Paris, France - May 20, 2015 - Data from the ILUMIEN II trial found that guidance from optimal coherence tomography (OCT) was associated with comparable stent expansion as guidance from intravascular ultrasound (IVUS) in patients undergoing percutaneous coronary intervention (PCI). Results from the study were presented today at EuroPCR 2015, the official annual meeting of the European Association for Percutaneous Cardiovascular Interventions.
Coronary stents must be optimally deployed with full lesion coverage and complete stent expansion to optimize outcomes. Less than full expansion can result in stent thrombosis or restenosis. Previous studies have found that the strongest predictor of stent thrombosis and restenosis is the minimum stent area (MSA) achieved after PCI.
Advanced imaging techniques, such as IVUS and OCT, help cardiologists to measure, place, and expand the stent with optimal precision. By achieving greater stent luminal dimensions, IVUS-guidance has been associated with improved event-free survival compared to angiographic guidance alone. Compared to IVUS, OCT has superior resolution but does not penetrate as deeply into the arterial wall. Consequently it has limitations in assessing the true diameter of the native artery. It is unknown whether stent expansion, a surrogate of clinical outcomes, is as great with OCT-guidance as with IVUS-guidance.
ILUMIEN II was a prospectively planned, retrospective comparison of OCT-guidance in ILUMIEN I and IVUS-guidance in ADAPT-DES. The overall study population initially included a total of 940 patients (one lesion randomly chosen per patient; 354 from ILUMIEN I and 586 from ADAPT-DES). After 1:1 propensity matching, 286 patients/lesions from each group were analyzed (n=572).Both the OCT and IVUS analyses were performed by the CRF Clinical Trials Center.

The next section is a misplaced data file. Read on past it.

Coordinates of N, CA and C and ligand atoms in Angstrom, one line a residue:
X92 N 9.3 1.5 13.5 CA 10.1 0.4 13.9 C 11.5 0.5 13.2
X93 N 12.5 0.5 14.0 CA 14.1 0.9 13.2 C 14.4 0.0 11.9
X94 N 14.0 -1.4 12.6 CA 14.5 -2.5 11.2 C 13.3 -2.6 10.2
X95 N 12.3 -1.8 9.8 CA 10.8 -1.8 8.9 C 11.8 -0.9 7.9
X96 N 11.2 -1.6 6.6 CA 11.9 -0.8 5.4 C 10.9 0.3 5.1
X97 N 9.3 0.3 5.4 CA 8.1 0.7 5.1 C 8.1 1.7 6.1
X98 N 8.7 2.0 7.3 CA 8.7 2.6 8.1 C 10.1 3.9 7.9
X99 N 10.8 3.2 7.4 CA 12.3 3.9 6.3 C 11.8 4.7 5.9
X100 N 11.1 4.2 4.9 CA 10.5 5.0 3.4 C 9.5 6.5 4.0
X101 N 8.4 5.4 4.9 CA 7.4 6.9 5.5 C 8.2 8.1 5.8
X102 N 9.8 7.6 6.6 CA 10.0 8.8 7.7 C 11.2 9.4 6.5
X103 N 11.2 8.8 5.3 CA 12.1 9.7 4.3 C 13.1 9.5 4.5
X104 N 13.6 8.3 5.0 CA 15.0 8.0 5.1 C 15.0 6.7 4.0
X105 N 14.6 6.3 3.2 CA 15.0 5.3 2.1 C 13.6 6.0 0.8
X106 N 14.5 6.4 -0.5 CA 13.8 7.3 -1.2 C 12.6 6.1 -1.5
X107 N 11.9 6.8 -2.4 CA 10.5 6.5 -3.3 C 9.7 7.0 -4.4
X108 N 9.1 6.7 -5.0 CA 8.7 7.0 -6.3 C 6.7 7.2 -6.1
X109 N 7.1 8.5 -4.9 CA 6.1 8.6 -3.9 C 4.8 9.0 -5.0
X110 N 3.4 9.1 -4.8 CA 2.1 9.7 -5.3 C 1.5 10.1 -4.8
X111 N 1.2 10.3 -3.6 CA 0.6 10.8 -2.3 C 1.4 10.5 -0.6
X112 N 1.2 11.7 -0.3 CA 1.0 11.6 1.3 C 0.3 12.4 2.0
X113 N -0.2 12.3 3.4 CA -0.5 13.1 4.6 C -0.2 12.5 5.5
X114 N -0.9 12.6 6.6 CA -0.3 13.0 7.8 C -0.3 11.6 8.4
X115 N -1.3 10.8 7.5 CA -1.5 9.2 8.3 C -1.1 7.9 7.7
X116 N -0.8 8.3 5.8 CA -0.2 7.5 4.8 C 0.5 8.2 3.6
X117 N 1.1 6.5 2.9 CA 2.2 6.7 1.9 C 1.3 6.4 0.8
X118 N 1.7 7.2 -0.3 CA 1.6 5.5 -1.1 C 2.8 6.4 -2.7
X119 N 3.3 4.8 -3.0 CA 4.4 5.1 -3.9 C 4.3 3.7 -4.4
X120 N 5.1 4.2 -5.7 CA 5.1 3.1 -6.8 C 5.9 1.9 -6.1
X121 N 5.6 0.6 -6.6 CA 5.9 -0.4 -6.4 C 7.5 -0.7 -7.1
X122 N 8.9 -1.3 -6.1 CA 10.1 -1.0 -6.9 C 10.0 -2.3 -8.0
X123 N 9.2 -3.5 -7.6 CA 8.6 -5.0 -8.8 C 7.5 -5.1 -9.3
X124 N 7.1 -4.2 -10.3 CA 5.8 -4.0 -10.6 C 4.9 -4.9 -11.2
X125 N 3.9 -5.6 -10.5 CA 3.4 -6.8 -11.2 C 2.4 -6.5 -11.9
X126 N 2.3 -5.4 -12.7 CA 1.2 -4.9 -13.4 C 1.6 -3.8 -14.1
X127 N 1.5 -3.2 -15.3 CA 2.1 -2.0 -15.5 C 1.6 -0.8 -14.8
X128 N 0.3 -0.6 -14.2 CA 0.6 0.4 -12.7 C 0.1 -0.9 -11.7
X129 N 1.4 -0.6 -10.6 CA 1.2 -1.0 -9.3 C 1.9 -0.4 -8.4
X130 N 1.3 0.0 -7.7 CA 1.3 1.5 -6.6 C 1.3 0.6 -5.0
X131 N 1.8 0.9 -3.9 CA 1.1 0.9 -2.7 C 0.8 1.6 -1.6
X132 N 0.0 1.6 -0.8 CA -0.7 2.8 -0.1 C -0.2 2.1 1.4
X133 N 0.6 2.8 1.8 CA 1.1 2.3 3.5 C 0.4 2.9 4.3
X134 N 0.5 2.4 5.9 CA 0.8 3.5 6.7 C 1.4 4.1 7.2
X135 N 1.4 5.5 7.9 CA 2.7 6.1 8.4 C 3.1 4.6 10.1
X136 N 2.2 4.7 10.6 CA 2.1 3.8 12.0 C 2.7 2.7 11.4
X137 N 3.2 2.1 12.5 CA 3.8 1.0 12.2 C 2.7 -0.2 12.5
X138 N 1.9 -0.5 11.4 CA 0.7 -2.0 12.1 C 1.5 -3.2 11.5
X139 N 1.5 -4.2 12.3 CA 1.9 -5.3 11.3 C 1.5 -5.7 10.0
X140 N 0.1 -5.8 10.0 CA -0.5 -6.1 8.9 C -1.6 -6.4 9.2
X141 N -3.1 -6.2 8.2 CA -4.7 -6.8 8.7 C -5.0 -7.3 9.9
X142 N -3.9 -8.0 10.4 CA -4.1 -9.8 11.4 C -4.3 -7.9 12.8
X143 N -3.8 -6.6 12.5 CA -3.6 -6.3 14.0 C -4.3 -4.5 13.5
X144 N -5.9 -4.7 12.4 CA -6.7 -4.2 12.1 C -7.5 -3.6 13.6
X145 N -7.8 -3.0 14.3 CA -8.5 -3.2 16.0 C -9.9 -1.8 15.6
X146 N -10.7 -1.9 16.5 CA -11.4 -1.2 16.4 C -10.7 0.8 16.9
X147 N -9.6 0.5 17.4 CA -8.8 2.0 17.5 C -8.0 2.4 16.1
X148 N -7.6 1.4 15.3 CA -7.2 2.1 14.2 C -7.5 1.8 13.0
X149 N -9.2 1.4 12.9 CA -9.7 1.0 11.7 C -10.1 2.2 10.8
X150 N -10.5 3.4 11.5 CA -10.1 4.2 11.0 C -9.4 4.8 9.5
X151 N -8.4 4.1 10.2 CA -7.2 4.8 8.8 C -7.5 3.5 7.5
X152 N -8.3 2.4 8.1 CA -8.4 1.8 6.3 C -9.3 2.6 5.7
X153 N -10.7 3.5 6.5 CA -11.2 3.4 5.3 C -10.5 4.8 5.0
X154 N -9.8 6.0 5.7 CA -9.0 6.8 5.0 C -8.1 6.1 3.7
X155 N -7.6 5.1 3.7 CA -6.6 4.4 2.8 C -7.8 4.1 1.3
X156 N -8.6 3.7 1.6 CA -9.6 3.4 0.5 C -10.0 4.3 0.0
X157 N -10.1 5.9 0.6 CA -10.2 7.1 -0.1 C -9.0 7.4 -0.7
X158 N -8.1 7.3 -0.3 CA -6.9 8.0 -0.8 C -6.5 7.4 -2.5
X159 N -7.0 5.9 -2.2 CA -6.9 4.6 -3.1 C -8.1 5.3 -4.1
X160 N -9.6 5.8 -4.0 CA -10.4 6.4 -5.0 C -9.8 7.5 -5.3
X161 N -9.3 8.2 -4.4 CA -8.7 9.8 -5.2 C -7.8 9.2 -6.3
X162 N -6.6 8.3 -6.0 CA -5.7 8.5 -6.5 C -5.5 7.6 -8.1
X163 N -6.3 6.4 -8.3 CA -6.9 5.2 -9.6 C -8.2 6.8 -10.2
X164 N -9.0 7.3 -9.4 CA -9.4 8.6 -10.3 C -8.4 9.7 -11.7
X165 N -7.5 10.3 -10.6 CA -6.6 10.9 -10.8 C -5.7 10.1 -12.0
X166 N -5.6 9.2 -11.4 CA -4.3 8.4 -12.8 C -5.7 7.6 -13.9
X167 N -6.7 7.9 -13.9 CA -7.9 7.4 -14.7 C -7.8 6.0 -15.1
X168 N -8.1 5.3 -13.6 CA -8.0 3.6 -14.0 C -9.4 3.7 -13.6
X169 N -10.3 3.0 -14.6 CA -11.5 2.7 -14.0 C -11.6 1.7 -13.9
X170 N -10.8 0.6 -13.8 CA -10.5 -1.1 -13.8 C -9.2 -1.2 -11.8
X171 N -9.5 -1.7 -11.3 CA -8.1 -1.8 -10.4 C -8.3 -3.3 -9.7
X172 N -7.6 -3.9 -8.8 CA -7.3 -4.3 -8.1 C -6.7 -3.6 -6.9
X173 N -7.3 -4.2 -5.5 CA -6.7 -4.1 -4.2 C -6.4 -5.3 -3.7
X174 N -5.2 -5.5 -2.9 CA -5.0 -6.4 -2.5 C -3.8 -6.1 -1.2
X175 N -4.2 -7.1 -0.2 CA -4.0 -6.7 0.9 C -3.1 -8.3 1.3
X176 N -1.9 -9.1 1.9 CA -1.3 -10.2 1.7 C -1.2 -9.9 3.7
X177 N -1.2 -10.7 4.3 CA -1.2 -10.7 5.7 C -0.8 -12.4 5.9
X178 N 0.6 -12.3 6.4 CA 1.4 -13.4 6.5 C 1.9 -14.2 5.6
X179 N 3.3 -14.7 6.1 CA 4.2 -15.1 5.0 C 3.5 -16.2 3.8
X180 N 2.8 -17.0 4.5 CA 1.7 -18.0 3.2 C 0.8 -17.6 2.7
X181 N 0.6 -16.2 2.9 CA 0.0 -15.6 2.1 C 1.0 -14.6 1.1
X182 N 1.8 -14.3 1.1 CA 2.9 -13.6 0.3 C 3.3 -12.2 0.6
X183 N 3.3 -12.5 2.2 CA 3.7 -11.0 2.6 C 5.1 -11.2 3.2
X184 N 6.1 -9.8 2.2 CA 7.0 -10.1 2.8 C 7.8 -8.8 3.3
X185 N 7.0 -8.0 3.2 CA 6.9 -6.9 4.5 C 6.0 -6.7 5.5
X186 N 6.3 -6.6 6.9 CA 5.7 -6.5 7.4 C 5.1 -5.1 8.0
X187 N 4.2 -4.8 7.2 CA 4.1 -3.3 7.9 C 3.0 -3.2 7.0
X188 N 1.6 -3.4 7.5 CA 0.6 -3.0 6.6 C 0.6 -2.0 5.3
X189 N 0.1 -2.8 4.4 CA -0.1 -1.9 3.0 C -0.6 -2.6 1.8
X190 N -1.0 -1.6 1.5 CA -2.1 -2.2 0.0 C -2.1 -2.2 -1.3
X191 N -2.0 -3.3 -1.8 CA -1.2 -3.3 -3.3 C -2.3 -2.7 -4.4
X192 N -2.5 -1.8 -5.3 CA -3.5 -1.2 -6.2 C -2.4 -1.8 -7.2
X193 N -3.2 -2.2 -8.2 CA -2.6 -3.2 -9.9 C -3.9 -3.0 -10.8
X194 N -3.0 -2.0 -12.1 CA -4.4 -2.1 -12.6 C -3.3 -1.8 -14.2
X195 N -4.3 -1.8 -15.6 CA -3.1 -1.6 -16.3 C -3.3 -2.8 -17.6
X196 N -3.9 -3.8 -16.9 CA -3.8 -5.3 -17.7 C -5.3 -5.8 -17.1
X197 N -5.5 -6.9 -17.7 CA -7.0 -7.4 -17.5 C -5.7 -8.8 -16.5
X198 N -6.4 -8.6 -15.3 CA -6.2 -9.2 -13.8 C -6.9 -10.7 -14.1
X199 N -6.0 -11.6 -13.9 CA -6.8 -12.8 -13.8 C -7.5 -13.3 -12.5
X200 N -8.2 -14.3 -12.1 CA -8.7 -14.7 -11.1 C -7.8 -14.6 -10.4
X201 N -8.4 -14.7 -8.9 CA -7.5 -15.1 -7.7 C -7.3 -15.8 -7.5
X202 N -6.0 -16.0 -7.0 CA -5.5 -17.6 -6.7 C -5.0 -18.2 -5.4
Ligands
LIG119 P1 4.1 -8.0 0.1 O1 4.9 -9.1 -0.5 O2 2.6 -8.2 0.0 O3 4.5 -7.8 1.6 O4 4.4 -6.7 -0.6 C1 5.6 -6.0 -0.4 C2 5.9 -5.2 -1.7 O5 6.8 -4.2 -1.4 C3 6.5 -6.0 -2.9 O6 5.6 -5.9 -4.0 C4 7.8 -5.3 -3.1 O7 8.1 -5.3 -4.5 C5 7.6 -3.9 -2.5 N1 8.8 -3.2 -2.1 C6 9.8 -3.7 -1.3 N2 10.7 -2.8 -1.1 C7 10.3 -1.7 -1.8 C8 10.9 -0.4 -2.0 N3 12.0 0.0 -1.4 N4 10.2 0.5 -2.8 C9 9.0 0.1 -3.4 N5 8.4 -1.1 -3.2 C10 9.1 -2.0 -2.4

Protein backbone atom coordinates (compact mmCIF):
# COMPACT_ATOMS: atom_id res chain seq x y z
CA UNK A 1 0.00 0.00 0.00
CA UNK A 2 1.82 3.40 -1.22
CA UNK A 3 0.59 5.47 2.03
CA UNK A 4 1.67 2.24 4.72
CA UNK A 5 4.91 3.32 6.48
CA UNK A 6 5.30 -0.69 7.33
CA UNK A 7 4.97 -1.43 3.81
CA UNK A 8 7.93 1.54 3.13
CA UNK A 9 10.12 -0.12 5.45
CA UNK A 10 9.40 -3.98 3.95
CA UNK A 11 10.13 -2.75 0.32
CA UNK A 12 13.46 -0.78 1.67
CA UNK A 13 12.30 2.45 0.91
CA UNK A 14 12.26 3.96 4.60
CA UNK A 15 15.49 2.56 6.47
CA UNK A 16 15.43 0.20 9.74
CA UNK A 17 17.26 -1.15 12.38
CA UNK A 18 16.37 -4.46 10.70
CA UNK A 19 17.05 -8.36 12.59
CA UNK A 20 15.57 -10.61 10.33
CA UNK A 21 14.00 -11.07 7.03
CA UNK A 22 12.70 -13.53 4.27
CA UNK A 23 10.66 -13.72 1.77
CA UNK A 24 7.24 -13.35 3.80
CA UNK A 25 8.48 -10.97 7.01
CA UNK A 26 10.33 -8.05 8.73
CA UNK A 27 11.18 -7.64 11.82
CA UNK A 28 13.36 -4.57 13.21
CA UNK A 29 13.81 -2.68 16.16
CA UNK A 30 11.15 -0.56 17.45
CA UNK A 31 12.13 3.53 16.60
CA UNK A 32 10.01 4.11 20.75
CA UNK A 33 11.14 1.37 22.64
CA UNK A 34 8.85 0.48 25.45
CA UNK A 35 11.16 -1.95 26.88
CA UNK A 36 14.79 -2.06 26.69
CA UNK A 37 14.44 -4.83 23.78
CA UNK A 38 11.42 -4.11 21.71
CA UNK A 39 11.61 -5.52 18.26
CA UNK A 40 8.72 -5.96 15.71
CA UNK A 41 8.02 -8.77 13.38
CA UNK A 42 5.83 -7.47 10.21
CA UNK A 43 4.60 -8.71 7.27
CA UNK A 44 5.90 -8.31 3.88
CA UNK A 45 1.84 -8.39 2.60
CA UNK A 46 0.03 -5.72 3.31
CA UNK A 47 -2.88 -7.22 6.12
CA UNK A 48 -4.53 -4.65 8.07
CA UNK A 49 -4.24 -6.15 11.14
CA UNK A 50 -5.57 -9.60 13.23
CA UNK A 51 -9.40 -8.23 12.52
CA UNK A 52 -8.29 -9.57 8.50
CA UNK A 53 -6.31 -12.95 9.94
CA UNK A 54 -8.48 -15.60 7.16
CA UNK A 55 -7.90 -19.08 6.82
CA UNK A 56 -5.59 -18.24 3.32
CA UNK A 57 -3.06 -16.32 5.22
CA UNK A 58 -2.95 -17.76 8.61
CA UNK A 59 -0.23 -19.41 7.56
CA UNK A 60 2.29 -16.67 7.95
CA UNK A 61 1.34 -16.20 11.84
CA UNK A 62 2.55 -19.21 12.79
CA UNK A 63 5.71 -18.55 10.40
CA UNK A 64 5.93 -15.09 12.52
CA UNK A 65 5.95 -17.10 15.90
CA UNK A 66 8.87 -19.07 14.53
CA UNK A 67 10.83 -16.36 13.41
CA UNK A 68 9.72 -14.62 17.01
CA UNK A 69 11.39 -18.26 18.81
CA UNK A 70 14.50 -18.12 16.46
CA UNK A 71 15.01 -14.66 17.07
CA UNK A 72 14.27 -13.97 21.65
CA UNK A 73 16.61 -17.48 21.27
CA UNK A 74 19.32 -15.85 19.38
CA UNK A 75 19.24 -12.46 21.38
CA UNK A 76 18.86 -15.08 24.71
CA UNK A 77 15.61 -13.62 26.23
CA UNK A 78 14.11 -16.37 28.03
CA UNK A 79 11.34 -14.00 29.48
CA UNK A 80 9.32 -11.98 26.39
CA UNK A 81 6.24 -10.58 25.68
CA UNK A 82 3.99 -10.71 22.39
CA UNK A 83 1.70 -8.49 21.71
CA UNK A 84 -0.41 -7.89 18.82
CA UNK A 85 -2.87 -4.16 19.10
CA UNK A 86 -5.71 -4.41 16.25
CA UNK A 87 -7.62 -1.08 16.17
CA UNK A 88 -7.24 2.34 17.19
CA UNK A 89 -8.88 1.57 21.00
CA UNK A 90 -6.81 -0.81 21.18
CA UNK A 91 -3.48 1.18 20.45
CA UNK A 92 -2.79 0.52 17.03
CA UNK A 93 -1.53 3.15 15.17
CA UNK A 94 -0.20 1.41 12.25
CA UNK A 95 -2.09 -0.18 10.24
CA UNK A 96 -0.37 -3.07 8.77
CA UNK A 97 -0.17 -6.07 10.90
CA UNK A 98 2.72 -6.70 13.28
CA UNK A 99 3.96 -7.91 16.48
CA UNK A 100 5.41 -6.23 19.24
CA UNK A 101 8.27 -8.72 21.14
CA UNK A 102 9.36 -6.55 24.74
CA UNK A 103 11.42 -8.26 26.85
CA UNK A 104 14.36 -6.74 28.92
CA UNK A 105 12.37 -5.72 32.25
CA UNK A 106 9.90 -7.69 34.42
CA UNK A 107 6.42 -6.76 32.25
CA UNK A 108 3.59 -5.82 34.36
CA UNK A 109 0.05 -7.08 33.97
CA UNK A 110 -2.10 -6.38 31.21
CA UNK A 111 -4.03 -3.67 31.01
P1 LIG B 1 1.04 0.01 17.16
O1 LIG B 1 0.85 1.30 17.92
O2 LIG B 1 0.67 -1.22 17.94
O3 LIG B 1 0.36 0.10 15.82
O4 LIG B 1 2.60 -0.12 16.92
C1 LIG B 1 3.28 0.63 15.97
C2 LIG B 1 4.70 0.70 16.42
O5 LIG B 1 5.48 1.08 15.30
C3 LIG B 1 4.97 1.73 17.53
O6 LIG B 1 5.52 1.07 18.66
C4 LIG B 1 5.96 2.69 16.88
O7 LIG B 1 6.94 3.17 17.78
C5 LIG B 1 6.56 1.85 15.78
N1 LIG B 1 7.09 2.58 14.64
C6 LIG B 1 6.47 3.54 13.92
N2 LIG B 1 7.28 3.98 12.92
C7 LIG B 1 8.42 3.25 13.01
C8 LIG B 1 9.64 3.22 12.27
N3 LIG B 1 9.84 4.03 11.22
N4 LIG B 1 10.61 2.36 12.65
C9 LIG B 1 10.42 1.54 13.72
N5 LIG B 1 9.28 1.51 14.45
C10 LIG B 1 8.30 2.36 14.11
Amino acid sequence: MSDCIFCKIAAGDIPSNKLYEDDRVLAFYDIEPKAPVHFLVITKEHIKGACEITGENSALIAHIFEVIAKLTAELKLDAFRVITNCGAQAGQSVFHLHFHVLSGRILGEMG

The primary endpoint was post-PCI stent expansion (%) defined as the minimum stent area (MSA) divided by the mean reference lumen area as assessed by OCT in ILUMIEN I and by IVUS in ADAPT-DES. The secondary endpoints were the following IVUS and OCT core lab measures:
- -Mean stent expansion (defined as stent volume/stent length divided by the mean reference lumen area)
-Prevalence of major edge dissection (3 mm in length)
-Prevalence of major stent malapposition (malapposition distance/luminal diameter 20%)
The secondary endpoint using angiographic core lab measures (independent of technique) was post-PCI mean lumen diameter (MLD), percent diameter stenosis, and acute gain.
The post-PCI stent expansion was 72.8% [63.3, 81.3] in the OCT-guided group compared to 70.6% [62.3, 78.8] in the IVUS-guided group (p=0.29). Similar rates of major stent edge dissection (2.4% vs. 1.0%, p=0.29) and major stent malapposition (1.4% vs. 0.7%, p=0.69) occurred in both groups.
"In this comparison of patients undergoing OCT-guided stenting from ILUMIEN I and IVUS-guided stenting from ADAPT-DES, OCT-guidance was associated with comparable stent expansion, slightly greater in-segment percent diameter stenosis, and similar rates of major stent malapposition, tissue protrusion, and stent edge dissection as IVUS-guidance," said Gregg W. Stone, MD, the lead investigator. Dr. Stone is Co-Director of CRF's Medical Research and Education Division. He is also Professor of Medicine at Columbia University College of Physicians and Surgeons and Director of Cardiovascular Research and Education at the Center for Interventional Vascular Therapy at New York-Presbyterian Hospital/Columbia University Medical Center.
"Because this was a retrospective comparison from two separate study databases, with different patients, sites, and operators, additional research is needed to confirm these findings. The results of angiography-guided, IVUS-guided and OCT-guided stent implantation are currently being evaluated in a prospective, multicenter randomized trial - ILUMIEN III: OPTIMIZE PCI."
The ILUMIEN II trial was sponsored by St. Jude Medical. Dr. Stone reported no disclosures.
The Cardiovascular Research Foundation (CRF) is an independent, academically focused nonprofit organization dedicated to improving the survival and quality of life for people with heart disease through high quality research and education. Since its inception in 1991, CRF has played a major role in realizing dramatic improvements in the lives of countless numbers of patients by establishing the safe use of new technologies and therapies in interventional cardiovascular medicine. For more information, visit http://www.